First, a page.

Massachusetts attorneys should be aware of two new rules which impose new burdens on them and their creditor clients in seeking default judgments for credit card debt. The rules, which go into effect on January 19, 2019, apply only to consumer revolving credit agreements not secured by real property. They do not cover personal loans (unless they are revolving loans), auto loans and other retail installment loans, medical debt, overdrawn accounts or bad check cases.

For reference, see Mass. R. Civ. P. Rule 8.1, “Special Requirements For Certain Consumer Debts” and Mass. R. Civ. P. Rule 55.1 “Special Requirements For Defaults And Default Judgments For Certain Consumer Debts.” Per Rule 8.1(a).

Massachusetts has already enacted laws regulating debt collectors, and also has an unfair debt collection statute. The state’s debt collection regulations apply to both third-and first party collections. Rules 8.1 and 55.1 bring Massachusetts’ suite of debt collection regulations into line with many others by regulating the entry of default judgments on credit cards. (See, e.g. North Carolina Code 58-70-150 et seq.: California Civil Code 1788.50 et seq.; New York 23 NYCRR 1, and New York Civil Rules Section 208.14-a.)

The new requirements

Rules 8.1(c)-(e) require affidavits attesting to:

  • the identity of the original creditor,
  • the amount and date of the defendant’s last payment, the date of charge off,
  • post-charge-off interest and fees (if any),
  • a chronological listing of the names of all prior owners of the debt and the date of each transfer of ownership of the debt, beginning with the original creditor,
  • and each bill of sale, assignment, or other document evidencing the transfer of ownership of the debt, beginning with the original creditor.

Documentation must include a specific reference to the defendant or the defendant’s account number. Rule 8.1(f) requires a ‘certification’ as to the choice of law provision (if any) applicable to the debt, the statute establishing the limitations period, and a statement that the applicable limitations period has not expired.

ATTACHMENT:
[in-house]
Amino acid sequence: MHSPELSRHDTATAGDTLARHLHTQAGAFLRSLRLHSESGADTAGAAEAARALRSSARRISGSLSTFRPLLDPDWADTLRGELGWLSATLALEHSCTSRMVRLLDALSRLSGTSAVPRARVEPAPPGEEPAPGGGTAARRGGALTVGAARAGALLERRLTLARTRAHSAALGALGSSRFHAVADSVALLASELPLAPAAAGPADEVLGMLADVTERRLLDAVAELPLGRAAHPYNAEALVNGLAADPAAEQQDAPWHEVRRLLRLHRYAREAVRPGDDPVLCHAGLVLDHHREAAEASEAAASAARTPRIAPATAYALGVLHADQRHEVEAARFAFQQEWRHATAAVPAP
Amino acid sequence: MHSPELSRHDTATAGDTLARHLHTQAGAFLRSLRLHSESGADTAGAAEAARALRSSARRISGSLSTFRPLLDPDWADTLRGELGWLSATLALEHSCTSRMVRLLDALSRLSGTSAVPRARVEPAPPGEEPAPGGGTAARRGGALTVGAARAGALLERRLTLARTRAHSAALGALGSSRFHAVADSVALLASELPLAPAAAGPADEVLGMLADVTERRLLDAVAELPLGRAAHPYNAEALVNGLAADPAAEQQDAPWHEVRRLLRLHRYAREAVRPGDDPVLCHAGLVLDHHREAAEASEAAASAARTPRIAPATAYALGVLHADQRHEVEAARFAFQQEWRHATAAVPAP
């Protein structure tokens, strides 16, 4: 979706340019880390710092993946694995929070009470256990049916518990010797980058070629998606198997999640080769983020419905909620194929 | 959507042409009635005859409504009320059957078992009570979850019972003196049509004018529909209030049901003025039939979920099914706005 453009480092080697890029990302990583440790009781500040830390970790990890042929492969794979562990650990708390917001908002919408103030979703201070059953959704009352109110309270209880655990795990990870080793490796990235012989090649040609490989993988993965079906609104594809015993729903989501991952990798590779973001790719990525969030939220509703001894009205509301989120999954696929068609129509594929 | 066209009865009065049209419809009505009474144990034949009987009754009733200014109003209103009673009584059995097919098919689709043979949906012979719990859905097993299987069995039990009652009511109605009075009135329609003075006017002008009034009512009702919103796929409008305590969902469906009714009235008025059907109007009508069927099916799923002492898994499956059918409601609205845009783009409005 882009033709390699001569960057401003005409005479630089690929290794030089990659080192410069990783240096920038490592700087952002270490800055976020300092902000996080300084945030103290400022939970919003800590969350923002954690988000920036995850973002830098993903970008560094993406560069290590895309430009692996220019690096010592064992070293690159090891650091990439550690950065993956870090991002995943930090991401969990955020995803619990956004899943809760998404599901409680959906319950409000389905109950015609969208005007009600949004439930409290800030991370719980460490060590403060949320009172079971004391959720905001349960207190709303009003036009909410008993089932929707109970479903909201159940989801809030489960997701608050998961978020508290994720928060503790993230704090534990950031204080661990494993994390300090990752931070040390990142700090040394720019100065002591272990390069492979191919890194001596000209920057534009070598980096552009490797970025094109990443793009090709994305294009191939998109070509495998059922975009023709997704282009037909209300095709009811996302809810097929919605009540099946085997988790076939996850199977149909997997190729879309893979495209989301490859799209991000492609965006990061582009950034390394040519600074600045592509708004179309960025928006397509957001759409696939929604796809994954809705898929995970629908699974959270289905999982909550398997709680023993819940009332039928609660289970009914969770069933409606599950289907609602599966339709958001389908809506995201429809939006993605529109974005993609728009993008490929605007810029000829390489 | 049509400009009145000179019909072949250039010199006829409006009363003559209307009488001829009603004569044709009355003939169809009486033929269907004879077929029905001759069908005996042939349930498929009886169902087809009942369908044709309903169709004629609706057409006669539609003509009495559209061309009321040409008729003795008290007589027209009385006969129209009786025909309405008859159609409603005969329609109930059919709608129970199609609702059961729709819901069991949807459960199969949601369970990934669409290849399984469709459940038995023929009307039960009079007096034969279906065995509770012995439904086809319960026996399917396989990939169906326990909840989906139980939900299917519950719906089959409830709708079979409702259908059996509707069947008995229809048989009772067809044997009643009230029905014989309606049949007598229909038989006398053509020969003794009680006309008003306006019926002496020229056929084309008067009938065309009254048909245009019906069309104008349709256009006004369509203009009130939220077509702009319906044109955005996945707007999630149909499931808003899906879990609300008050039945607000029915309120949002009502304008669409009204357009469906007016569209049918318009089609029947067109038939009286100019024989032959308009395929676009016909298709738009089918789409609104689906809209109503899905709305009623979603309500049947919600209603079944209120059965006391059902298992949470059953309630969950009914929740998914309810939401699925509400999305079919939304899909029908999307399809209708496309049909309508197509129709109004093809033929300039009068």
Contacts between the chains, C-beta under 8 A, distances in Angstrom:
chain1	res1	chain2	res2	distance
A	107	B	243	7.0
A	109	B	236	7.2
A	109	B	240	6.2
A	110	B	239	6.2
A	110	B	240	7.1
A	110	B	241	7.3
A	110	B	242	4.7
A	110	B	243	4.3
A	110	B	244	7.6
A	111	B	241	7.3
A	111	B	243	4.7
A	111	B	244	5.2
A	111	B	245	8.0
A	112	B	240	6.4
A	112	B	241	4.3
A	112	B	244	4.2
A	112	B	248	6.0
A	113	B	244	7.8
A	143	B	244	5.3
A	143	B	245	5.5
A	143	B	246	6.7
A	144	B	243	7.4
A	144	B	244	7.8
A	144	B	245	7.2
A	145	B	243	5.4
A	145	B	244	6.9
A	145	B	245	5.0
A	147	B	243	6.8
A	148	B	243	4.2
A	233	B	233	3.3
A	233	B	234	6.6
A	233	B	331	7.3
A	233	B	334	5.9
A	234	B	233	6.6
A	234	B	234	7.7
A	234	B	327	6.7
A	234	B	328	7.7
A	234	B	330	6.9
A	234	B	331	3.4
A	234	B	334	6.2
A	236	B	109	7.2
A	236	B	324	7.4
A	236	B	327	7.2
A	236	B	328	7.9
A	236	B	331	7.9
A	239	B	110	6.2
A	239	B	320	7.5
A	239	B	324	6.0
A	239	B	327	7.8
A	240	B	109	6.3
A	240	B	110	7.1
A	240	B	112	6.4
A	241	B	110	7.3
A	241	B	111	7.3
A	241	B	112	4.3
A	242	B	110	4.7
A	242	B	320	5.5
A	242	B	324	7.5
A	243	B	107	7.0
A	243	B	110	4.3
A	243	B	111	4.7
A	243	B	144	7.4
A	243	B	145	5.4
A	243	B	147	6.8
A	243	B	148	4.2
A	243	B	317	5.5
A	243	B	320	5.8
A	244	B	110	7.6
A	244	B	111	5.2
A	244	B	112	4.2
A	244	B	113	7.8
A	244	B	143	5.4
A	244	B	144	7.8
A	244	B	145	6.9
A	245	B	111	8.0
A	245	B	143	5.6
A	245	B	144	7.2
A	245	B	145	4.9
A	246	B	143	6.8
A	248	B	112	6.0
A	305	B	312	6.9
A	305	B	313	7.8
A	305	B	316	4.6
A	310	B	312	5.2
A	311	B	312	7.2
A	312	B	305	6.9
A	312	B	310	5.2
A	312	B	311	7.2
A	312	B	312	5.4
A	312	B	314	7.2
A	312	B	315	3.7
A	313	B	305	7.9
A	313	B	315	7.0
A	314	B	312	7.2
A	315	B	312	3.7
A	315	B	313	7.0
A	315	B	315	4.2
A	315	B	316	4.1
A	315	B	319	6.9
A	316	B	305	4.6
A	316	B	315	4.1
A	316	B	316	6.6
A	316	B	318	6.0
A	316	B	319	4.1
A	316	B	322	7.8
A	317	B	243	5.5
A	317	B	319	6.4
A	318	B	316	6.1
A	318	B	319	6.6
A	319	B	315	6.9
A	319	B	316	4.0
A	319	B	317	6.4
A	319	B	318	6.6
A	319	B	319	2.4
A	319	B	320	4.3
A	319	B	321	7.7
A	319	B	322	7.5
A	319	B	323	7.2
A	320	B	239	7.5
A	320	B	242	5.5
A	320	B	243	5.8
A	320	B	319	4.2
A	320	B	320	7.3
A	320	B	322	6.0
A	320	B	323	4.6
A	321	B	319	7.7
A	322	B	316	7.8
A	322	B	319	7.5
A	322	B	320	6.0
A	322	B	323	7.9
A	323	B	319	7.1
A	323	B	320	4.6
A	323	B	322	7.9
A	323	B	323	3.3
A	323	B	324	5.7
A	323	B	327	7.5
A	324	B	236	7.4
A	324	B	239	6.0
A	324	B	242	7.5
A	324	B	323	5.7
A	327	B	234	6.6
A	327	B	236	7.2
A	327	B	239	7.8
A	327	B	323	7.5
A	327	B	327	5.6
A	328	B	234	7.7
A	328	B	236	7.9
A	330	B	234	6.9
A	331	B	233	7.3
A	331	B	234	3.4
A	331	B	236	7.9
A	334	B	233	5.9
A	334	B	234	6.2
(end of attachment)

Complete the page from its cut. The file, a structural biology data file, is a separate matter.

In order to obtain a default, Rule 55.1(b)(1) requires the creditor’s counsel (or the creditor, if pro se) to file an affidavit stating that counsel has personally reviewed the documentation served and filed under Rule 8.1, the documentation meets the requirements of Rule 8.1, and the Rule 8.1 documentation entitles the creditor to a default judgment.

Under Rule 55.1(c), no default judgment may enter unless the clerk finds the plaintiffs complied with Rule 8.1 and 55.1(b)(1). Rule 55.1(d) requires the plaintiff to serve the defendant with the request for entry of default along with a certificate of service, and the plaintiff must re-verify the defendant’s address pursuant to Rule 8.1(e) if need be.

Needless to say, the above requirements are a substantial expansion of Rule 8(a)’s “…short and plain statement of the claim…” for credit card cases and impose substantial new burdens on credit card plaintiffs and their counsel, especially those seeking payment for obligations they did not originate. Additional work may also be required of clerks and courts in default cases that previously required little effort, which could delay the entry of default judgments.

However, while the clerk will now be required to make a determination of compliance with Rule 8.1, the rule allows that  “… the clerk is not required to review the various items that must be filed with the complaint under Rule 8.1, but may rely upon the Rule 55(b)(1) affidavit.” Similarly, Rule 55.1(c), which deals with entry of default judgments, permits the clerk “…the option to rely on the plaintiff’s Rule 55.1(b)(1) affidavit in the determination whether there has been compliance with Rule 8.1….”and “…relieves the clerk or court from independently having to review the filings required by Rule 8.1(c)-(f).”